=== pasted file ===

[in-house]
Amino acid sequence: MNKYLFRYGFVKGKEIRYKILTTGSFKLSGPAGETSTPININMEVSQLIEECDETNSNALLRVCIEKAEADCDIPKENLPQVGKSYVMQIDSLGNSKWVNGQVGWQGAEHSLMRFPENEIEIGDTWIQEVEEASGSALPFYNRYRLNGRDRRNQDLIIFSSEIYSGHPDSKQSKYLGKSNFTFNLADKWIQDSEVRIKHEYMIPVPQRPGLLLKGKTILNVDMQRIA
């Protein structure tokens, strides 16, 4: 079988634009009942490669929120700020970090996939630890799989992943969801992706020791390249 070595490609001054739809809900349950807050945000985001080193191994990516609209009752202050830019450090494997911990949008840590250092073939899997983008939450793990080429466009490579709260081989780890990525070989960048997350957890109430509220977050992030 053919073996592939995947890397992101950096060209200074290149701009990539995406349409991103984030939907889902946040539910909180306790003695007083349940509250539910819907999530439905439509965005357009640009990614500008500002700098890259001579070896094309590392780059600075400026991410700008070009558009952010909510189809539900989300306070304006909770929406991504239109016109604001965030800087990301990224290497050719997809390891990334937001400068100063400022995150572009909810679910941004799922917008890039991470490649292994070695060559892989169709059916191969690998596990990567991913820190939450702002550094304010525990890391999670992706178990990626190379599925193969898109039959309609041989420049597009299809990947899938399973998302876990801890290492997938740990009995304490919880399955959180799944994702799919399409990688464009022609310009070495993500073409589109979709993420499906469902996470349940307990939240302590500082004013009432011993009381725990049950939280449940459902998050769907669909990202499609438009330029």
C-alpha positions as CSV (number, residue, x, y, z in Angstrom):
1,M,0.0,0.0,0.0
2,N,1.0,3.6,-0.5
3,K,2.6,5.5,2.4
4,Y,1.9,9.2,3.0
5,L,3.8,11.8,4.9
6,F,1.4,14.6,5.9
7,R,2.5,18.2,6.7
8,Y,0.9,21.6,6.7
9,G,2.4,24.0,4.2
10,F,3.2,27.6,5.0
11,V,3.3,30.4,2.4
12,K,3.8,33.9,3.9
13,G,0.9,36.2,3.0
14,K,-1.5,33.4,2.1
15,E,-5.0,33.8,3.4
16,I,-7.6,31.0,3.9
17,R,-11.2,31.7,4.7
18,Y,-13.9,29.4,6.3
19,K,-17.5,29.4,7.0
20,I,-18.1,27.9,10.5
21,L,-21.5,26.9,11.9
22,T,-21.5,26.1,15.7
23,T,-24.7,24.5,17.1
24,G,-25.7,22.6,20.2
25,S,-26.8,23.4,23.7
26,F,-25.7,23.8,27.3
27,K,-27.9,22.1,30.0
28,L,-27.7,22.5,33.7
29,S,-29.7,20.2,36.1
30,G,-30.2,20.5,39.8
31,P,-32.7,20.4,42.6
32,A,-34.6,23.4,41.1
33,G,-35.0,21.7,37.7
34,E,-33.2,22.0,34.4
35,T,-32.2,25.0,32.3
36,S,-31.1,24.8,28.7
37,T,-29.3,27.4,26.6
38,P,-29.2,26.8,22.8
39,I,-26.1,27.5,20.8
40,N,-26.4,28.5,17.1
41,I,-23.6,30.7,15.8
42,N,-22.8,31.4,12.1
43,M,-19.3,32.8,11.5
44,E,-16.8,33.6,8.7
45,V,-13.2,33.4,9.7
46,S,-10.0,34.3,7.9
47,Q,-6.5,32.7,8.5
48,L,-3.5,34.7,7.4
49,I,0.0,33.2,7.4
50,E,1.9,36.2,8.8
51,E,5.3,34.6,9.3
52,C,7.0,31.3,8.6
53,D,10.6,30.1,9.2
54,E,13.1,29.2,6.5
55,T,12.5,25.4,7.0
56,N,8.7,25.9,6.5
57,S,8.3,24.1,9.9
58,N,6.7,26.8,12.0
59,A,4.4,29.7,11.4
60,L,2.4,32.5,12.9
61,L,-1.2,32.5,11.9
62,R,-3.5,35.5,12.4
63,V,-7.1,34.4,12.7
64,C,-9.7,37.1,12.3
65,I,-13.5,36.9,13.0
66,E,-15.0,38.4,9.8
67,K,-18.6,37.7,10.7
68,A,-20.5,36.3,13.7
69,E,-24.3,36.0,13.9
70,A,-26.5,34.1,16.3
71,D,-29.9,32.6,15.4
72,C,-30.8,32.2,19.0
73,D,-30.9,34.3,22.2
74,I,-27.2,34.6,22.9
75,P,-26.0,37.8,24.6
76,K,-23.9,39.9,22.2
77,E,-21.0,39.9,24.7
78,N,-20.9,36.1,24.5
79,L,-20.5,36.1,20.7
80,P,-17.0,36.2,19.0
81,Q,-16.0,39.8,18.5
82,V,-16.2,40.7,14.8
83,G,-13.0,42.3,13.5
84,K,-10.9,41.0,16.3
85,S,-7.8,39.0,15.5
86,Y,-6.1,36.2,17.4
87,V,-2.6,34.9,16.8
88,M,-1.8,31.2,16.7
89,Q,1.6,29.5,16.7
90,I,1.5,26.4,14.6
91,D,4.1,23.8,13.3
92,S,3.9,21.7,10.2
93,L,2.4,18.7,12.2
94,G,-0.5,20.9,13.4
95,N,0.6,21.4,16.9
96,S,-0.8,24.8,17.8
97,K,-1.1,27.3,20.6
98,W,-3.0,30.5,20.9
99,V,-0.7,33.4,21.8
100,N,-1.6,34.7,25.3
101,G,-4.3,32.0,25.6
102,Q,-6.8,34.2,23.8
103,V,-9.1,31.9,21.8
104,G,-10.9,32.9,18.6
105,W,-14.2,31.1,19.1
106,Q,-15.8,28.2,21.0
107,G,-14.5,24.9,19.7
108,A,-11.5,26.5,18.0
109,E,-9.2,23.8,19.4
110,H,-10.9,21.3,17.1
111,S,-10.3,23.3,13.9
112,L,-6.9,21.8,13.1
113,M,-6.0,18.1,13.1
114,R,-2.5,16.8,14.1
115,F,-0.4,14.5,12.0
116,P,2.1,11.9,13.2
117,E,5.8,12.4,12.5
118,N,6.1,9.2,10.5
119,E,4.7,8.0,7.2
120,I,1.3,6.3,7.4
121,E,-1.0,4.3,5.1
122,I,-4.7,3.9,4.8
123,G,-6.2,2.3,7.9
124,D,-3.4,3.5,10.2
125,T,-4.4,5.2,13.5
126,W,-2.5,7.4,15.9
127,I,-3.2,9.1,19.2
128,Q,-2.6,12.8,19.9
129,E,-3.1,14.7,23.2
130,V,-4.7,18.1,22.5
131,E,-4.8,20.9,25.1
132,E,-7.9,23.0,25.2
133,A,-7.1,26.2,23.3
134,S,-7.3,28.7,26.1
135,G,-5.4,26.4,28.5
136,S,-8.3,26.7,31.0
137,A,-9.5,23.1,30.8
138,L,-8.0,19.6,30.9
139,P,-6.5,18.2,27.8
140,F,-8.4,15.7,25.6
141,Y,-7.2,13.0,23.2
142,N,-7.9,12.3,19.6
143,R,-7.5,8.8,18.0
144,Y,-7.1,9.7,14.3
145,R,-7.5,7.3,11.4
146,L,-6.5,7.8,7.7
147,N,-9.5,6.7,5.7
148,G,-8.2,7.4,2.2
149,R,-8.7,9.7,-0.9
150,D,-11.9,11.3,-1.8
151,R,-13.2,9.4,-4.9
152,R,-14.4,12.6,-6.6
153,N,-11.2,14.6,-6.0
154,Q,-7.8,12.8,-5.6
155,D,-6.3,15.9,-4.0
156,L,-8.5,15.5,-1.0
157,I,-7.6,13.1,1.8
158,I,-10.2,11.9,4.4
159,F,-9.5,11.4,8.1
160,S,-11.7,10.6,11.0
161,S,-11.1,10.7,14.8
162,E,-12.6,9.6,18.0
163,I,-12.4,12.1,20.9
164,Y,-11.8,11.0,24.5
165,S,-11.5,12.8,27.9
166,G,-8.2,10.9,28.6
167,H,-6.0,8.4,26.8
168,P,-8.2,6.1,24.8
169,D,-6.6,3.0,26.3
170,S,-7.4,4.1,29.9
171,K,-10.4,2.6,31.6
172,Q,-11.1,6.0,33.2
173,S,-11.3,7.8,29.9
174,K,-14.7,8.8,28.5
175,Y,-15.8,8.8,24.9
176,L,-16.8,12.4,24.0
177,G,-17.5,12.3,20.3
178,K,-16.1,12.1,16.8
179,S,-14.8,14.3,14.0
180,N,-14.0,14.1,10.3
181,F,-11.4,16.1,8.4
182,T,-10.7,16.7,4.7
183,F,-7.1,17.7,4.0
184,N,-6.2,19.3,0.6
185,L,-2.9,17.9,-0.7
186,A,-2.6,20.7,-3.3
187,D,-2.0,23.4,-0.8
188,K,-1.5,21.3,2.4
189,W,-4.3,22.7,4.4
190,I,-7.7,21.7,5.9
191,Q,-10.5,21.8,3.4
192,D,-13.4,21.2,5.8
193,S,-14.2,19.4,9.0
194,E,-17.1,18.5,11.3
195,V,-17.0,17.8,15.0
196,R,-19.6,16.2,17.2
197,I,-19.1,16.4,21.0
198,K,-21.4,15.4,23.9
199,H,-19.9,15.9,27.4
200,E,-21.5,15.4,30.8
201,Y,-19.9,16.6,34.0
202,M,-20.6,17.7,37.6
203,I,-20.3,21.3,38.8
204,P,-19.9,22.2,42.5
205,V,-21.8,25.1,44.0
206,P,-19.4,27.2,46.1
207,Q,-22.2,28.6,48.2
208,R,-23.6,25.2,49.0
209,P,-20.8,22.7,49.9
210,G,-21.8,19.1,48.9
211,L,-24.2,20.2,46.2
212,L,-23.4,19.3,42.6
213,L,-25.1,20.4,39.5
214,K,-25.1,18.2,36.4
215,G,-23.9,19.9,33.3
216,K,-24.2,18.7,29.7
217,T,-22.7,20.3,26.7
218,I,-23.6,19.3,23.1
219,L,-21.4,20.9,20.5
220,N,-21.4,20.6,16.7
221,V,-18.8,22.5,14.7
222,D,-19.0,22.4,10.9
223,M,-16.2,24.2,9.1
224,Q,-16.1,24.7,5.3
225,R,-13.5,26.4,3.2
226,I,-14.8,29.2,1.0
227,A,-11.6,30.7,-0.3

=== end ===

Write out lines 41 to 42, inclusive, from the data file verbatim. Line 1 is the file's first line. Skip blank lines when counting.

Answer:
37,T,-29.3,27.4,26.6
38,P,-29.2,26.8,22.8